Note there are two flathead in this scene.
This video, using a soft plastic lure, shows two things very well.
The first – a fast retrieve isn’t necessary.
In the video the angler is simply moving the lure slowly. Like a fish out doing its thing.
Several Toadfish approach the lure. Obviously considering a strike.
A flathead swims up, approaches the lure between two toadfish – and swallows the the lure. Swimming off.
The second thing it shows us is that while the toadfish were very interested – and the smaller flathead takes the lure – the slightly larger flathead showed very little interest.
It’s possible one of more of several things are in play with larger flattie.
The first is – it possibly saw the angler with the rod, dangling the lure – and figured “nope – just nope!”
The second possibility is it had sated it’s appetite and the small, slow moving minnow lure simply didn’t trigger and “attack and eat” response.
The third is this particular flathead is lure shy. It may have been hooked before.
Finally, I’d suggest, it’s possible the larger fish was watching the lure. Processing various signals and hadn’t decided to strike, before the smaller flathead moved in and gulped it down.
One interesting note here. The fact that the competition present didn’t deter the flathead from taking the lure. In fact it’s possible it increased its desire to bit.
The toadfish mouths were large enough to tackle the minnow lure. But they hung back. Keenly interested. The flathead, however, swam right in, grabbed and then chomped down several times before moving off with the lure.
First and foremost, in each of these videos, you’re going to notice how the flathead swim close or hug the substrate.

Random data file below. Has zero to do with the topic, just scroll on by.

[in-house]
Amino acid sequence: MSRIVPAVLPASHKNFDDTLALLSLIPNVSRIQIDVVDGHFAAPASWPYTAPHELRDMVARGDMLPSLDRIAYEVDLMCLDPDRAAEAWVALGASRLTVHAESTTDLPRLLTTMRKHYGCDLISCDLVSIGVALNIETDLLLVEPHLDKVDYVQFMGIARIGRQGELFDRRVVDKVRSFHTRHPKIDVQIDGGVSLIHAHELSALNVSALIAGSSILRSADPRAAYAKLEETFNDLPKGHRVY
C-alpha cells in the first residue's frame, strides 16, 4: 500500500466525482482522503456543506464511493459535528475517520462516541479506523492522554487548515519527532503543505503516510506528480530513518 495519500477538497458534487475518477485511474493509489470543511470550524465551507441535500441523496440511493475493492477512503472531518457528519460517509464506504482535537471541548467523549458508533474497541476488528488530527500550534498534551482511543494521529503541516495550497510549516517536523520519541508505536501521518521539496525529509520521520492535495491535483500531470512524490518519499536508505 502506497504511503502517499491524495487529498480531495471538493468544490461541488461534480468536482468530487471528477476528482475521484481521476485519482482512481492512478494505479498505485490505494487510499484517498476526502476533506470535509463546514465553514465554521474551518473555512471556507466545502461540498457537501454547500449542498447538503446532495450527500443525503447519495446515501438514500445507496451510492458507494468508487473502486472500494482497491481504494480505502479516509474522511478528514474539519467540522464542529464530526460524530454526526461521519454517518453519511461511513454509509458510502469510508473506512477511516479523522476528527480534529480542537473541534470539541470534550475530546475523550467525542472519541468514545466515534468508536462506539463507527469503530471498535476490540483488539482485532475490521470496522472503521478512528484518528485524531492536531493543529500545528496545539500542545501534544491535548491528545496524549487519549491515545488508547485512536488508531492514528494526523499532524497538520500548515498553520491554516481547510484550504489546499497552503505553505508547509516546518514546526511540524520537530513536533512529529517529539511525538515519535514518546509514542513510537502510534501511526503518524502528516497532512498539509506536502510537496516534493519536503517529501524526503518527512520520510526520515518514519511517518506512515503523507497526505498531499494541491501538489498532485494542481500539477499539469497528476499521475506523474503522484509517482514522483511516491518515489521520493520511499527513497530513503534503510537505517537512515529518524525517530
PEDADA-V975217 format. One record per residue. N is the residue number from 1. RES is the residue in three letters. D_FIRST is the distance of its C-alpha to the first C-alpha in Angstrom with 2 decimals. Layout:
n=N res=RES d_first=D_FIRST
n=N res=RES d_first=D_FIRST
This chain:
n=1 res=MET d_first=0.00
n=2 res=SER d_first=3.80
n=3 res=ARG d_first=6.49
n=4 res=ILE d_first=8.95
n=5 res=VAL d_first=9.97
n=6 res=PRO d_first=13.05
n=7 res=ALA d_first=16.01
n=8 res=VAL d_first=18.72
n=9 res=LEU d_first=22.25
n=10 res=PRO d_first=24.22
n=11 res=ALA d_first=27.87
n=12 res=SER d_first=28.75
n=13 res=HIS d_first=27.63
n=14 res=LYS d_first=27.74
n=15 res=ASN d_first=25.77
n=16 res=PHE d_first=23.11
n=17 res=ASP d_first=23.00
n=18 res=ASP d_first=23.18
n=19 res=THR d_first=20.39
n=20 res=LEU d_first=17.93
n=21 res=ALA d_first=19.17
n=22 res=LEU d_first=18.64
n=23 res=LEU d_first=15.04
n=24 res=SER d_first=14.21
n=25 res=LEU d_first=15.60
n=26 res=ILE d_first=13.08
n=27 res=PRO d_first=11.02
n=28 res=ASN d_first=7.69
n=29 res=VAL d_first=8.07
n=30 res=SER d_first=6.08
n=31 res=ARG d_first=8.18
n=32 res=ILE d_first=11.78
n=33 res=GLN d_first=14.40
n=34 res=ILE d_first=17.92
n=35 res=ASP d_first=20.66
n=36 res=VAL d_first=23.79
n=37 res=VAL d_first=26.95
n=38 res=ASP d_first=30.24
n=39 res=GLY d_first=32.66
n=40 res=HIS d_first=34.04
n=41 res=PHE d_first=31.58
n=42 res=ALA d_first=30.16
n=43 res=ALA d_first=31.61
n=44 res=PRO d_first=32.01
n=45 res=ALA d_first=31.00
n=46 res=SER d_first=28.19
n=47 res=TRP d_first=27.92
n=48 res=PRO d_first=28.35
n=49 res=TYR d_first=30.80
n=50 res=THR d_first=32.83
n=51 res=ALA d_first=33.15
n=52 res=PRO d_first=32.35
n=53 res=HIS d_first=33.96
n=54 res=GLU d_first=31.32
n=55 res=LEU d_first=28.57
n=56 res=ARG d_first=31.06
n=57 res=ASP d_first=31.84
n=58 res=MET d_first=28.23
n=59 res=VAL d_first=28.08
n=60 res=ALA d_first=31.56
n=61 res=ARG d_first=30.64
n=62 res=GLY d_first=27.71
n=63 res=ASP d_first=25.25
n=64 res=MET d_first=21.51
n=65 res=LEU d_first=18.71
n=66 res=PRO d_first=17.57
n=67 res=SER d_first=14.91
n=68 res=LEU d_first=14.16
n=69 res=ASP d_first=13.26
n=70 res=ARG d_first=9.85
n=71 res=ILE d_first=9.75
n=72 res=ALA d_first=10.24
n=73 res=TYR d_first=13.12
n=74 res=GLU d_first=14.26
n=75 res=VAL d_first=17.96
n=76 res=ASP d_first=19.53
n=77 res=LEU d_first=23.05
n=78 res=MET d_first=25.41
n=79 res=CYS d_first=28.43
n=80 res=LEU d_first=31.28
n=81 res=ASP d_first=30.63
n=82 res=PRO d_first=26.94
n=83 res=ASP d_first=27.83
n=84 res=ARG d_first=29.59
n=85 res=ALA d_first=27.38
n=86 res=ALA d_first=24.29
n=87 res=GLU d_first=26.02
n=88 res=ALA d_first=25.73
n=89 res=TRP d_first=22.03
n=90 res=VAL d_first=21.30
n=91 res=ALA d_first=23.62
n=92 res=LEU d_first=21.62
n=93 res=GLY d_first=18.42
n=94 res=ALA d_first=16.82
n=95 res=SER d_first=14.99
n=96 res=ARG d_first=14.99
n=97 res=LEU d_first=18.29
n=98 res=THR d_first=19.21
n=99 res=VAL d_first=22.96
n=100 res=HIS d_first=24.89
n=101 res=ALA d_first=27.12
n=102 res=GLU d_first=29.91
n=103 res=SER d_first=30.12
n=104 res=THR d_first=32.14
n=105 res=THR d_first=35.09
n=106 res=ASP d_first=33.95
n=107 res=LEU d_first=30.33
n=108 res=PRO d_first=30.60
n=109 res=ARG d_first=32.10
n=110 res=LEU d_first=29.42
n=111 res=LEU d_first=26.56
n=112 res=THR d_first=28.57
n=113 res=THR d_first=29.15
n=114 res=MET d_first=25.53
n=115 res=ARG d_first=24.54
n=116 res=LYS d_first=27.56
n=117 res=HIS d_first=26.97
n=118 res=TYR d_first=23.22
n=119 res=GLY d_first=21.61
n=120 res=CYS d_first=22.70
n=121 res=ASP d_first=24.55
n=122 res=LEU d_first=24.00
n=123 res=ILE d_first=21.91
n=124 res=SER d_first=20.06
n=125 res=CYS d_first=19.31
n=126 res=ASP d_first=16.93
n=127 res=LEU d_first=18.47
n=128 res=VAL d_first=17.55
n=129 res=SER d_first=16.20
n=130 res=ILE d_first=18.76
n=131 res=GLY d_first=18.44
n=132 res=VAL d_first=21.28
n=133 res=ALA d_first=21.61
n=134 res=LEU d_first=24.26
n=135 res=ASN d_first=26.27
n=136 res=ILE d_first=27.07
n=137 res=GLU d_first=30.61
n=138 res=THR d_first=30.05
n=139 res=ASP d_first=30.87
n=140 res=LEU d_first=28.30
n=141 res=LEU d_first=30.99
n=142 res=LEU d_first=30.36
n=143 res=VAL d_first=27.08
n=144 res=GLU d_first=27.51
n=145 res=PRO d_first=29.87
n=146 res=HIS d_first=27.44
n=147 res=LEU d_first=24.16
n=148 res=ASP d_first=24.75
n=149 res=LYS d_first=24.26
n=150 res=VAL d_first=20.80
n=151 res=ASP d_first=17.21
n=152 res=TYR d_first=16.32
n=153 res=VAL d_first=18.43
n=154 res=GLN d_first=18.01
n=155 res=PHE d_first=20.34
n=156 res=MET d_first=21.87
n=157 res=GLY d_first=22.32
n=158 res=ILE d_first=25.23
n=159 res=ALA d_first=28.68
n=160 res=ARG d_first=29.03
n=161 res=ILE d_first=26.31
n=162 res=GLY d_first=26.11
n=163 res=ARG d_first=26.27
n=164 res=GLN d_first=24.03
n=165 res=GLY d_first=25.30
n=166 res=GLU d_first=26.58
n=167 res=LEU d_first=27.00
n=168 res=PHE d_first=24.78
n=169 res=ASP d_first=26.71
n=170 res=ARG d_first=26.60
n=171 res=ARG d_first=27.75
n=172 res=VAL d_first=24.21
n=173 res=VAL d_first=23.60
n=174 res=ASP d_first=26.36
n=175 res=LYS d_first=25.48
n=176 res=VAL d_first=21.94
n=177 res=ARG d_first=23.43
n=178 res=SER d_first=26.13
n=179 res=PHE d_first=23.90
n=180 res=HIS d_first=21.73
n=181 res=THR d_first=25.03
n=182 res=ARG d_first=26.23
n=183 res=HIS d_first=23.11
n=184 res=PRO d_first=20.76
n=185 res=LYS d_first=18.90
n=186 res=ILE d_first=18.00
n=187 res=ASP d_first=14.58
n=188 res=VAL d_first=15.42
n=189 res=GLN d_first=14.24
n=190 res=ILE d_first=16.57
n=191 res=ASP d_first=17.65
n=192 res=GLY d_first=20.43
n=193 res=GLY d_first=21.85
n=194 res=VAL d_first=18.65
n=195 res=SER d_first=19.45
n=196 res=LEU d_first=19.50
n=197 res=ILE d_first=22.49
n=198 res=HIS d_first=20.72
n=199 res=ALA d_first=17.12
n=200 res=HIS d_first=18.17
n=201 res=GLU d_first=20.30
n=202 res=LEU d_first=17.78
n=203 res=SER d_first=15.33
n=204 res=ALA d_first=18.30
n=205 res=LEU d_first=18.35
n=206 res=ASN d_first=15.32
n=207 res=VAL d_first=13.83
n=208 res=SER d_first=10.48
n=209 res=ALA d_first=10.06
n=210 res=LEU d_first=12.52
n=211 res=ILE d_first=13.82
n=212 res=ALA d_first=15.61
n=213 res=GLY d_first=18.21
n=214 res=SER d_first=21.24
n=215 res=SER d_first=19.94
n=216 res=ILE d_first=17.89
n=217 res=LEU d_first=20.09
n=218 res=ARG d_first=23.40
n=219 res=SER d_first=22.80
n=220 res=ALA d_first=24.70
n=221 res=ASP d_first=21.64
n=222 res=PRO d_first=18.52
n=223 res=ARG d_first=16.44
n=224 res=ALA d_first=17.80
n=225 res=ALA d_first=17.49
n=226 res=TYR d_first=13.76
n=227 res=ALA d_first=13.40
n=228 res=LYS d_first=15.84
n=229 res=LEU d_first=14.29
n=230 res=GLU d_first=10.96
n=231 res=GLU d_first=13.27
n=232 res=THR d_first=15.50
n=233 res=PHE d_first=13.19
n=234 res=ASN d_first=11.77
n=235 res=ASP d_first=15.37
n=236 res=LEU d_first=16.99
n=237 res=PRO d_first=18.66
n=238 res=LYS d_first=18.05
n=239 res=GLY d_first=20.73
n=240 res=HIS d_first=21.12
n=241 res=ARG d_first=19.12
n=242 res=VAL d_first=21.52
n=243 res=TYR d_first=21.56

The “substrate” meaning the sand, mud or other sea floors.
Essentially as the hardbody lure in this video is retrieved the flathead spots it and reacts almost immediately.
Erupting out of the sand. It begins to pursue the lure. All the while swimming inches from the sandy bottom.
You can really appreciate the power and speed of the fish by looking at the video and seeing the clouds of sand as it moves out of it’s hiding place
Then as it moves through the water the clouds of sand in the wake of the flathead compared to the lure.
As it nears the lure it begins to arrange itself for the ideal position to strike.
A few lighter strikes, culminating in a serious, fast, aggressive strike.
I hope you enjoyed both of these videos and will use them as the basis upon which to picture how flathead behave when you’re using lures.
A call this my “mental flathead movie.”
I develop one for every fish species I target. Freshwater or saltwater.
My mental flathead movie includes elements you’ve seen in these videos. Which is why I’ve chosen them. Study these and others.
It will help you catch more flathead!
I’ve included a few more bonus videos taken using the tow-camera technique.